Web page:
The Plot: Liverpool, 1978. What starts as a vibrant affair between a legendary femme fatale, the eccentric Academy Award-winning actress Gloria Grahame (Bening), and her young lover, British actor Peter Turner (Bell), quickly grows into a deeper relationship, with Turner being the person Gloria turns to for comfort. Their passion and lust for life is tested to the limits by events beyond their control (Disc sleeve).

One-time Oscar winner Grahame had some hits and worked with some big stars, but her personal life was more than a little complicated, and undoubtedly affected her career trajectory. Three husbands and three children in, and her relationship and eventual fourth marriage to her own teen stepson was potentially a trigger-point towards a downward spiral that involved messy custody battles, a career downturn, media disrepute and a nervous breakdown. Film Stars Don't Die in Liverpool barely hints at any of that, instead looking past it at the tail-end of Grahame's life, pushing 60 and finding it hard to accept getting old, working on a stage play in the UK and falling for a young boy whose own acting career has barely started.

2018, 1 hr 46 minutes

Director Paul McGuigan cuts right to the end with his tragic love story, itself based on the memoirs of the real Peter Turner, the young man who fell in love with the visiting Hollywood star, and flashes back to how they met and the time they spent together, briefly addressing the age gap and her slightly concerning predisposition towards young boys, but mostly just playing lip service to anything beyond their burgeoning, rose-tinted, fairytale. The narrative doesn't even bother digging into the clearly damaged woman at its core, instead relying on stars Bening and Bell - both at the top of their game - to smooth over the gaps and conceal the shallowness of the whole affair. It's a shame really, because there's far more to this story, but we just get to read the back cover (AVForums).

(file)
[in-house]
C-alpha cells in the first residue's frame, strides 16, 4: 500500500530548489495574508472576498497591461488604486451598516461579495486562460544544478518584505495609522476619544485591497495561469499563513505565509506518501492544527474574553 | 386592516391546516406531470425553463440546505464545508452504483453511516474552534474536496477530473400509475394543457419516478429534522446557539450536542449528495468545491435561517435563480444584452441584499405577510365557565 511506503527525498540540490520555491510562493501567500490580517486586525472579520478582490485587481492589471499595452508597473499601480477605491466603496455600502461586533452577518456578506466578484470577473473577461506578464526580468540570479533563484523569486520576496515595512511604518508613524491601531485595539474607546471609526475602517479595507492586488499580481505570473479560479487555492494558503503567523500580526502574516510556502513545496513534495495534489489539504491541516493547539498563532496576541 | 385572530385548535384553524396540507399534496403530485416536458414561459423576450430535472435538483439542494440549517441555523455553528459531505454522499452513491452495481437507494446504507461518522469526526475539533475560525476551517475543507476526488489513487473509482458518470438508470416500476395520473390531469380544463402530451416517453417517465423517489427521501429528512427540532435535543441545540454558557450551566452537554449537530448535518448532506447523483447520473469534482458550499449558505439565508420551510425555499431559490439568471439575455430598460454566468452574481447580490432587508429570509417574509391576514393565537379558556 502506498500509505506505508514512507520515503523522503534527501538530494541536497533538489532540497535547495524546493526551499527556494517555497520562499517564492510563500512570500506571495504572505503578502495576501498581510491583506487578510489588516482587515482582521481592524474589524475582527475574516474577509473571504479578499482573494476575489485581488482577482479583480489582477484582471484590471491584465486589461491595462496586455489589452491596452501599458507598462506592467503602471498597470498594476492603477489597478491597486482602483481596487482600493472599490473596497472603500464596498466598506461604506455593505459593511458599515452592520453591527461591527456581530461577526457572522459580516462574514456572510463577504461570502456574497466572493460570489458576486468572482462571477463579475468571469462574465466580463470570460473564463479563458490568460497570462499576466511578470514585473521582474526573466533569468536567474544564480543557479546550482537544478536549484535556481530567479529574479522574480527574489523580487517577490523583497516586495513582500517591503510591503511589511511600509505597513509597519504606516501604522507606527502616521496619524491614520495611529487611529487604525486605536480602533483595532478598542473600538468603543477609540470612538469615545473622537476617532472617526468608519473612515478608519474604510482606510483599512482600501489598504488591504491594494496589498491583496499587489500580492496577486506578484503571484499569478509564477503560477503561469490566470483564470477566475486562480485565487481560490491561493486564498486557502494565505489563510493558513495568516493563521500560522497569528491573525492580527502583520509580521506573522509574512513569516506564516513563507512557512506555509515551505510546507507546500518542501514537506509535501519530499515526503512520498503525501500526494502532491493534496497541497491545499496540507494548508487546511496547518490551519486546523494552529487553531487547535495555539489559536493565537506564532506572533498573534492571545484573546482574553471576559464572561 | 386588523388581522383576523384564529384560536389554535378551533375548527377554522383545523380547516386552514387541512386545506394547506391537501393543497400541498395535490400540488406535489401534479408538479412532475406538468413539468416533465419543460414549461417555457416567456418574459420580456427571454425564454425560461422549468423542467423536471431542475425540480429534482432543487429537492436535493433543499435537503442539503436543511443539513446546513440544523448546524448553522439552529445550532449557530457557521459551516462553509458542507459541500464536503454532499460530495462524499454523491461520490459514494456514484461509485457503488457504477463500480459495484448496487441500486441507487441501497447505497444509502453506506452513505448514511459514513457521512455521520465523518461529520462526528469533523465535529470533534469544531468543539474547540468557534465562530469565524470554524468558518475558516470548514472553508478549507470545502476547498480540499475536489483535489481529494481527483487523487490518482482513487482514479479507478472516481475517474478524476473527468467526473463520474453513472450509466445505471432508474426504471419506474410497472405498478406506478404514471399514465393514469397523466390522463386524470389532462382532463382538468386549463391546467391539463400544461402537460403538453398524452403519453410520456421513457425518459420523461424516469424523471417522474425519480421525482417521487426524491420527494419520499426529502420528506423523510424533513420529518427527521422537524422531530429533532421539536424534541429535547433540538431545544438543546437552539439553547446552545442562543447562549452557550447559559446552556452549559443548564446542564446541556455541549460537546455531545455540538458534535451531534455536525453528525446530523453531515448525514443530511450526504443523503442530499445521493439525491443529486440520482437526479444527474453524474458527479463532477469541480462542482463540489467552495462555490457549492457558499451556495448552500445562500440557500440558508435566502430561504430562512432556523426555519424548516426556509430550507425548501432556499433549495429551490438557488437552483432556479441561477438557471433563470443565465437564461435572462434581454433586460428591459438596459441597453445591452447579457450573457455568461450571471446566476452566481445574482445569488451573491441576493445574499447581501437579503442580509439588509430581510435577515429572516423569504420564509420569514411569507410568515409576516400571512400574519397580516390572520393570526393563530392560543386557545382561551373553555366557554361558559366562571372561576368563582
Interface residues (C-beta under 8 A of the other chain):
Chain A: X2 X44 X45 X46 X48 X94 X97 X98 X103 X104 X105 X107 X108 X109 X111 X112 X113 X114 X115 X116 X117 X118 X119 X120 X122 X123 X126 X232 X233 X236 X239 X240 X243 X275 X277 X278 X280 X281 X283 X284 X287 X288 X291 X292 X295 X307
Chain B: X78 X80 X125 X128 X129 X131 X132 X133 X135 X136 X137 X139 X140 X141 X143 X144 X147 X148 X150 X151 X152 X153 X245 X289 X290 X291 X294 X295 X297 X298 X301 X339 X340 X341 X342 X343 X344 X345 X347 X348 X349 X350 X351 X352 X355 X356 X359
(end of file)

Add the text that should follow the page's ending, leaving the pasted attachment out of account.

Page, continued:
The video: Detail is generally very good indeed, providing keen coverage of the lead stars, complete with all their lines and wrinkles. It's quite refreshing to see such a visually raw portrait from an actress like Bening, with and without the glamour of a heavy layer of makeup and the camera seldom shies away from observing the finer details and textures, eschewing traditional soft focus used in these kinds of features in favour of a far more natural looking affair, clean and digitally pristine. 70s Liverpool is also lovingly reproduced, complete with the kind of vibrant colour scheme that most locals would likely find completely at odds with the seaside locale. Bright blues skies, lush greens and warm healthy tones abound, whilst the budgetary restrictions struggle to afford the same to Malibu, instead adopting some really quite poor rear-screen projection that high definition only further highlights is a big sham. It's a very good, technically proficient video presentation, rich and lavish right through to the spotlight-ridden stages, or the stunning beachfront vistas, and the few instances of banding and crush are arguably not enough to devalue its largely demo worth (4.5).

The audio: The accompanying DTS-HD Master Audio 5.1 track is also a loving ode to the era, brimming with some great tracks, including an opening Elton John offering which cleverly drifts from diagetic to non-diagetic in a rare show of impressive style. Dialogue gets keen presentation across the array, dominating the frontal channel, taking in the commendable accents affected by the majority of the cast. Effects remain nominally restricted to atmospheric buzz, from the heaving bars and cheering crowds; the bustling streets and crashing waves of the ocean. There are a couple of fantastic tracks used to great effect, dominating scenes of dancing or despair, and giving the film that much-needed added passion which defines the tone of the narrative (4.5).